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'People should vote where they live,' says lawsuit filer in Alta dispute

Published February 11, 2012 7:57 pm

Alta • His challenge against councilman may set precedent.
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Home is where the heart is.

Or, maybe not. A case pending in 3rd District Court could change that.

Alta resident Guy Jordan is claiming that Alta Town Councilman Steven "Piney" Gilman is not really a resident of the tiny town. It is the first judicial challenge under a statute passed in 2010 that allows Utahns to appeal a county clerk's decision on voter eligibility. The outcome may set legal precedent for residency qualifications of those seeking to vote and to hold elective office in Alta and elsewhere.

The dispute has sparked a fierce buzz among the 215 registered voters in the town that abuts the famed ski resort.

"People should vote where they live. There is no reason that Alta should be an exception," Jordan said in an interview.

But it's not that simple, according to Gilman and other longtime denizens of Little Cottonwood Canyon who moved to the resort years ago to work and ski. Dozens of those veteran Alta hands eventually relocated to Salt Lake Valley to live and raise families, while continuing to work at Alta — where some still vote.

For example, Gilman has a house near the mouth of the canyon where his wife and children live.

Mayor Tom Pollard also is among those who fit into that category. But like Gilman, he also has a place in Alta where he sometimes sleeps. And like Gilman, his driver license and tax returns identify Alta as his home.

"Guy [Jordan] has the right to do this," the mayor said of the legal challenge. But, he added, many people are angry about it.

"Piney has dedicated most of his adult life to this community," Pollard said. "People are pissed."

Gilman has been an Alta ski patrolman since 1979 and is serving his third term on the council. His re-election bid in November ended in a tie with Merebea Danforth. But Gilman won a coin toss that decided the matter.

Jordan's claim against Gilman, however, was filed in 2010 and only recently landed in 3rd District Court in Salt Lake County. Jordan originally filed a challenge of Gilman's voter status with Salt Lake County Clerk Sherrie Swensen. She subsequently found that Gilman met statutory requirements as an Alta resident.

Jordan then sued Swensen under the judicial review provision of the 2010 law. Gilman was enjoined in the legal action. If Jordan succeeds, Gilman would lose his council seat and be disallowed from voting in Alta elections.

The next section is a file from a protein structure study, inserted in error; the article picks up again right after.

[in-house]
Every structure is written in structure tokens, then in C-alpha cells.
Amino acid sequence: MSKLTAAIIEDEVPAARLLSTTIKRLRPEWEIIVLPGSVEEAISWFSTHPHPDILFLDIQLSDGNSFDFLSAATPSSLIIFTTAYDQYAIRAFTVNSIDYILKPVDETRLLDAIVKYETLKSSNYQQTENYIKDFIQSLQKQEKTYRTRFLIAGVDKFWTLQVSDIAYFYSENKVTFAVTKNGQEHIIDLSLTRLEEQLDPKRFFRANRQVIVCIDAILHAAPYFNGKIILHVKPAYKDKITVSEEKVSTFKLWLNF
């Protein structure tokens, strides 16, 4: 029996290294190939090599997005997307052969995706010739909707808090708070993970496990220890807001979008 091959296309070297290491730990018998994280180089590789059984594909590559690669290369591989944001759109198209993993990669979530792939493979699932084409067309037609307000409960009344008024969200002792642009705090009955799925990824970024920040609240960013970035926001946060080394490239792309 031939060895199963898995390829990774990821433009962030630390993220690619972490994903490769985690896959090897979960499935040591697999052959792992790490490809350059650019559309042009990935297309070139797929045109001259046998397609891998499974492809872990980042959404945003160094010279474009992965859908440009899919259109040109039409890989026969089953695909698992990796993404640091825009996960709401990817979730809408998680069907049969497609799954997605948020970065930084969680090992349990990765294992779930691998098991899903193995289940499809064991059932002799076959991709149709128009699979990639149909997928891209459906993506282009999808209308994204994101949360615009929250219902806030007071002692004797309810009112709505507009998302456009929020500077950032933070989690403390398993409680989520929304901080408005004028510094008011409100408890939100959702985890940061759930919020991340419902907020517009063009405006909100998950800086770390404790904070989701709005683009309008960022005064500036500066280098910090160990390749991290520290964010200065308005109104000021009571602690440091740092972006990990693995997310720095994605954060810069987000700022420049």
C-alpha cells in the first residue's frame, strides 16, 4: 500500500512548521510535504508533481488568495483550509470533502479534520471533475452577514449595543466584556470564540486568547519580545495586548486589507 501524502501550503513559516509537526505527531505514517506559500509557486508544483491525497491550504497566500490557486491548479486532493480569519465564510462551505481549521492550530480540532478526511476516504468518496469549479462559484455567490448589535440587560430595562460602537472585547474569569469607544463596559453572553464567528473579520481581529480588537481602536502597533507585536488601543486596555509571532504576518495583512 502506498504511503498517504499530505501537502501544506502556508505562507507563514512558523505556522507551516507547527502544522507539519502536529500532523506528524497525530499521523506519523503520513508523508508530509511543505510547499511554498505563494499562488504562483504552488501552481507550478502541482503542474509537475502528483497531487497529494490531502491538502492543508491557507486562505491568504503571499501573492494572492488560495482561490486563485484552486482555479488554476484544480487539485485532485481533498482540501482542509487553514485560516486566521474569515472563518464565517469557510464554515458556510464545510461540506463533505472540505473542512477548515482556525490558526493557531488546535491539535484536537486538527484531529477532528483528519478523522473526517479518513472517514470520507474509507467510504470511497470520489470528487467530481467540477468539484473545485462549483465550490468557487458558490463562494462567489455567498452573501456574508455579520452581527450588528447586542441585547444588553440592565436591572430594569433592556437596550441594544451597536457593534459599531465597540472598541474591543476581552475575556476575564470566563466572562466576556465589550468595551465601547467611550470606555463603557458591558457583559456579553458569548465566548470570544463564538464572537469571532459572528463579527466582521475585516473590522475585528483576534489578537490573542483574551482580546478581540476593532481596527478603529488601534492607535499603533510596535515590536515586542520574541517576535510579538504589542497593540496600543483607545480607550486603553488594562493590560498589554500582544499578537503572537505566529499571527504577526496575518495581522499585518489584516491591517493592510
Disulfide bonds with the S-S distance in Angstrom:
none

Longtime Alta hand Lew Moore, who operates Alta Java, said most people who work at Alta cannot afford to live there.

"Guy Jordan is trying to eliminate all the lower-income voters from being able to vote," Moore said.

Another longtime Alta worker, Jerry Oyama, has written an "open letter" to Jordan asking him to drop the legal action against Gilman and Swensen.

"The effect of your suit, if successful, would disenfranchise many of the citizens of this town," he wrote.

Oyama said he believes Jordan will "go after" the mayor next and others who don't own houses in Alta.

"He and his wife [Barbara Jordan] have both lost elections," Oyama said. "It seems like sour grapes."

Jordan concedes that he and his wife have run unsuccessfully for office, but he said that has "no bearing" on the suit.

"I have been challenging nonresidents' right to vote for years in Alta, and those challenges have always ended up dead-ended with the town clerk or the county clerk," he said. "With the change in the election code in 2010, a judicial review of the clerk's administrative decision became possible."

A hearing date for Jordan's challenge has not been set. But the outcome of the dispute, now before Judge Tyrone Medley, will be studied carefully, said Mark Thomas, Utah's director of elections in the Lieutenant Governor's Office.

"In the Gilman situation … he's got a home in the valley, his kids live in the valley. Is he really a resident of Alta?" Thomas asked. "We'd like to know the answer. This will have implications on how we interpret the statute."

But Thomas noted the Utah definition of resident is "a little squishy" because it centers on a person's intent. It raises questions: Should someone serving an LDS mission abroad still be considered a resident of his or her hometown in Utah? Is someone serving in the military outside of Utah still a resident?

"It's hard to determine what someone's intent is," Thomas said.

Gilman acknowledges he has a home outside Alta. But he says his "intent has always been to be a resident of Alta."

Gilman said he spends most of his waking hours in Alta and occasionally spends the night there.

"But the statute doesn't say anything about beds," he said. "The courts have determined that you can be a resident wherever you want to be a resident, as long as you pick one place and stick with it."







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